Jan 23, 2020

Axios Generate

By Ben Geman
Ben GemanAmy Harder

Good morning! Today's Smart Brevity count: 1,012 words, < 4 minutes.

Situational awareness: Via the NYT, the Trump administration will finalize rules today that remove protections for streams and wetlands, handing a win to farmers, developers and energy producers who said Obama-era policies created onerous burdens. Go deeper.

And this week marks 43 years since Pink Floyd released "Animals," so that's a great reason to open with a cut from the album...

1 big thing: Climate glare focuses on banking

An Extinction Rebellion activist stands on top of the Wall Street Bull during an Oct. 7 protest. Photo: Erik McGregor/LightRocket via Getty Images

Big Oil often takes center stage, but big finance is having its climate moment this year, between the 2020 presidential elections and events at Davos.

Driving the news: Sen. Elizabeth Warren (who's running for president, BTW) is pressing eight banking giants on what they're doing to assess climate risks to their investments and the financial system.

Where it stands: Her new letters to the banks, which Reuters covered here, point to how a Warren presidency would push the financial sector.

  • Her Senate office rollout of the letters touts proposals to force public companies to make detailed disclosures about climate risks to their businesses.
  • Warren also backs legislation to require the Federal Reserve to add climate to "stress tests" for the financial sector.

Why it matters: It's the latest sign of how Wall Street is increasingly at the center for climate advocacy in at least two ways — and how White House hopefuls are part of those efforts.

  • Beyond pressing banks to assess climate risks, which large swaths of the sector are doing on a voluntary basis, a more confrontational set of campaigns is pushing banks to abandon fossil fuel finance.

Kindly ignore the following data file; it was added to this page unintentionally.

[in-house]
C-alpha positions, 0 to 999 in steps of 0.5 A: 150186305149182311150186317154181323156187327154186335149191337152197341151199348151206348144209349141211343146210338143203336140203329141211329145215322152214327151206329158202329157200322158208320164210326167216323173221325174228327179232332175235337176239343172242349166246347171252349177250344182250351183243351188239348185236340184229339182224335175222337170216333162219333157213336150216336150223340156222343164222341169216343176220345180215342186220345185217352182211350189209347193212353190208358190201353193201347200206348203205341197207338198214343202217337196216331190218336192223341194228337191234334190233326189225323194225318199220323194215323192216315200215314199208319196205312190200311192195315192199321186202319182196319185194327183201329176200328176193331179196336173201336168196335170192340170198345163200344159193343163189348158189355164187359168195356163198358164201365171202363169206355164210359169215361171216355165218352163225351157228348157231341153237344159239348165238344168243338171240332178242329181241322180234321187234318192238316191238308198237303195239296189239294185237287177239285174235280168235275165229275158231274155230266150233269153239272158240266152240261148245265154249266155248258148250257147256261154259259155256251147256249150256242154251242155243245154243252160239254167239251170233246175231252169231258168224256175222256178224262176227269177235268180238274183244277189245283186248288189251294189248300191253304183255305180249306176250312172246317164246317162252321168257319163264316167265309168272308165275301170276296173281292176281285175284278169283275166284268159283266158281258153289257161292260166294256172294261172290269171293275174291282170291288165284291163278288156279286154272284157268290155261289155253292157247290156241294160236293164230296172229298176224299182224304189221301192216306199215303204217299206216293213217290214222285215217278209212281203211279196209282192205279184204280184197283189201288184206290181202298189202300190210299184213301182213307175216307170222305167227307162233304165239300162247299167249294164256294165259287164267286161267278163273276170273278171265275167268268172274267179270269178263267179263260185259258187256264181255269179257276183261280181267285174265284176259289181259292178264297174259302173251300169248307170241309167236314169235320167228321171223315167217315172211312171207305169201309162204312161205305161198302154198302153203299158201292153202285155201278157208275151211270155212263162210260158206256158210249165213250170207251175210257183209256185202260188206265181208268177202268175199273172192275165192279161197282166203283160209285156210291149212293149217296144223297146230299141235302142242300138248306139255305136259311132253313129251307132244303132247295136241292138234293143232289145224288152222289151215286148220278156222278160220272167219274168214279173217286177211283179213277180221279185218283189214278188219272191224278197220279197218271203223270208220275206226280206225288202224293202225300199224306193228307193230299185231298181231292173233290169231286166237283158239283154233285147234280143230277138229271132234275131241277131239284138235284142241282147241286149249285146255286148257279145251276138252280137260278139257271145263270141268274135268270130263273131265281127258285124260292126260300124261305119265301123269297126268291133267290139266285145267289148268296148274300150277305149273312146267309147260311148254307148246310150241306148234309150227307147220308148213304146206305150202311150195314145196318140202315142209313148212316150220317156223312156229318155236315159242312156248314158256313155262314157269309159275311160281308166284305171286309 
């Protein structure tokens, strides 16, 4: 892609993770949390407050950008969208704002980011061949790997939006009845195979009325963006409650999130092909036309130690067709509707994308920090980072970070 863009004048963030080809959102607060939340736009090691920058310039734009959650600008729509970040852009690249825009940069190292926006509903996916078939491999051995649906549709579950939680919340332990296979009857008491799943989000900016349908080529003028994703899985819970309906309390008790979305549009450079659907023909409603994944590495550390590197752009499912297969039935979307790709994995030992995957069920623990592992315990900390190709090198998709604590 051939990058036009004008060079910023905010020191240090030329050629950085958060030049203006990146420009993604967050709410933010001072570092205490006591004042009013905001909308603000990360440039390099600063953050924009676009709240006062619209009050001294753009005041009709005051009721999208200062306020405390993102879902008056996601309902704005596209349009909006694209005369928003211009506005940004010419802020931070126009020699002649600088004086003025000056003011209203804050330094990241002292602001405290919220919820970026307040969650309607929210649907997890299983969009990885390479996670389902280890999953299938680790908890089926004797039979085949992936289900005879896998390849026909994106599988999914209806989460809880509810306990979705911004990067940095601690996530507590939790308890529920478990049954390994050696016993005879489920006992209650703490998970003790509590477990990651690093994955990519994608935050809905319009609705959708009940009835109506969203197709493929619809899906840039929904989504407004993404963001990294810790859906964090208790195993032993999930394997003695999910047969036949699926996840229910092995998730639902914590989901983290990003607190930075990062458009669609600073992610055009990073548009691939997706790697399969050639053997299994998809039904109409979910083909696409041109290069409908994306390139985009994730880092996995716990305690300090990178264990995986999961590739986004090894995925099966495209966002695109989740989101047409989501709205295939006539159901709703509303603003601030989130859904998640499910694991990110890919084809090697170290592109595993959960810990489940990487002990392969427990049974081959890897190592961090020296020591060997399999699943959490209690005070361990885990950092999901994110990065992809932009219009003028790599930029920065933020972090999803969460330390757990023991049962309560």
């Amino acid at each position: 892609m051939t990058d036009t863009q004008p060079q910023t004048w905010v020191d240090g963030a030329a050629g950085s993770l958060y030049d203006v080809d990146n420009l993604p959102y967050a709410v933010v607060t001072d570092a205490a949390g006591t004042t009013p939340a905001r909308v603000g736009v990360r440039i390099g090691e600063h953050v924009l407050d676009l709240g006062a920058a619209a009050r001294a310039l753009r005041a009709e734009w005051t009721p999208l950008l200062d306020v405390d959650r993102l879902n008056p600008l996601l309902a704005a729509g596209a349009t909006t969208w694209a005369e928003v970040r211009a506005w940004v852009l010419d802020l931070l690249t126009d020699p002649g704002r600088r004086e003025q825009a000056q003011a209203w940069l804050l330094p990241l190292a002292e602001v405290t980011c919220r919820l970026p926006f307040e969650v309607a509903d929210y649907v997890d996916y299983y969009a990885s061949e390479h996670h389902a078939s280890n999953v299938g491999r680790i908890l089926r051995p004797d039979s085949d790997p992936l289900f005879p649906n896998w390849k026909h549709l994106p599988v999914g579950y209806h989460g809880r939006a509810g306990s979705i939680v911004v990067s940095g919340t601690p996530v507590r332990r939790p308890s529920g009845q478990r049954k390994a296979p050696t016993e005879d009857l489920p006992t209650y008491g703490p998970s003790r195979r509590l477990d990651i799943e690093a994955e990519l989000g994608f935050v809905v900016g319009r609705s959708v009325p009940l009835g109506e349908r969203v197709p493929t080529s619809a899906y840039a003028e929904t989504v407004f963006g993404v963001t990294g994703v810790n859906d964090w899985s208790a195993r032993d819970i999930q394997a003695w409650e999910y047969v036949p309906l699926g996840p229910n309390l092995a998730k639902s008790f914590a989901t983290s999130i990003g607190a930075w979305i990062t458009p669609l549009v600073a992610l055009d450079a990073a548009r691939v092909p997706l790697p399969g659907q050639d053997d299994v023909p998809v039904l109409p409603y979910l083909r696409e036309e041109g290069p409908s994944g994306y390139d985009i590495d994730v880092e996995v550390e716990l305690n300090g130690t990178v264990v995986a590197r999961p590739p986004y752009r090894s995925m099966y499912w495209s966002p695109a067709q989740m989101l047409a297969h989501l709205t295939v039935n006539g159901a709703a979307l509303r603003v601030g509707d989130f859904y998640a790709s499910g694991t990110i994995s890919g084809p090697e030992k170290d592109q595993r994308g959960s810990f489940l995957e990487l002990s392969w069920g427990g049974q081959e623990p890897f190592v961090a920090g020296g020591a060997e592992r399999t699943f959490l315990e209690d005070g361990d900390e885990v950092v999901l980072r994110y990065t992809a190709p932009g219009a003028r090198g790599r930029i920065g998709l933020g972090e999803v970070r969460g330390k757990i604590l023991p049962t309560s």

Threat level: Those activists could have White House allies, depending on how the election shakes out.

  • Sen. Bernie Sanders' climate platform backs the divestment movement, promising rules to push it forward and overall vowing, "we will support these movements in the White House."
  • Warren's plan also vows to "hold the financial industry accountable for its role in the climate crisis."

But, but, but: Reporting from the World Economic Forum in Davos, Switzerland, highlights banks' pushback against wholesale divestment and work with fossil fuel industries, even as some banks are abandoning finance for projects like coal mines and Arctic oil. Here's the Financial Times...

"The leaders of some big banks and other financial companies have rejected suggestions that they are not doing enough to combat climate change and resisted calls that they should refuse to work with clients that are major polluters."

Go deeper:

2. PG&E moves closer to bankruptcy exit

Firefighting operations near PG&E powerlines try to control the Kincade Fire in California on Oct. 26. Photo: Philip Pacheco/AFP via Getty Images

PG&E announced a deal with creditors Wednesday that the bankrupt power giant called a major step toward emerging from Chapter 11 bankruptcy, but the company is still at odds with California Gov. Gavin Newsom.

Why it matters: The company's missteps and massive liabilities from wildfires have put a spotlight on how the industry must grapple with conditions likely to be worsened by climate change.

What they're saying: "This agreement helps achieve our goals of fairly compensating wildfire victims, protecting customers' bills and emerging from Chapter 11 as the utility of the future that our customers and communities expect and deserve," CEO Bill Johnson said in a statement.

The big picture: Via The Wall Street Journal...

"A series of settlements with victims of the wildfires that drove PG&E into bankruptcy last year capped PG&E’s damages exposure at $25.5 billion. Now bondholders have been appeased with a new deal that could mean revisions to its exit financing."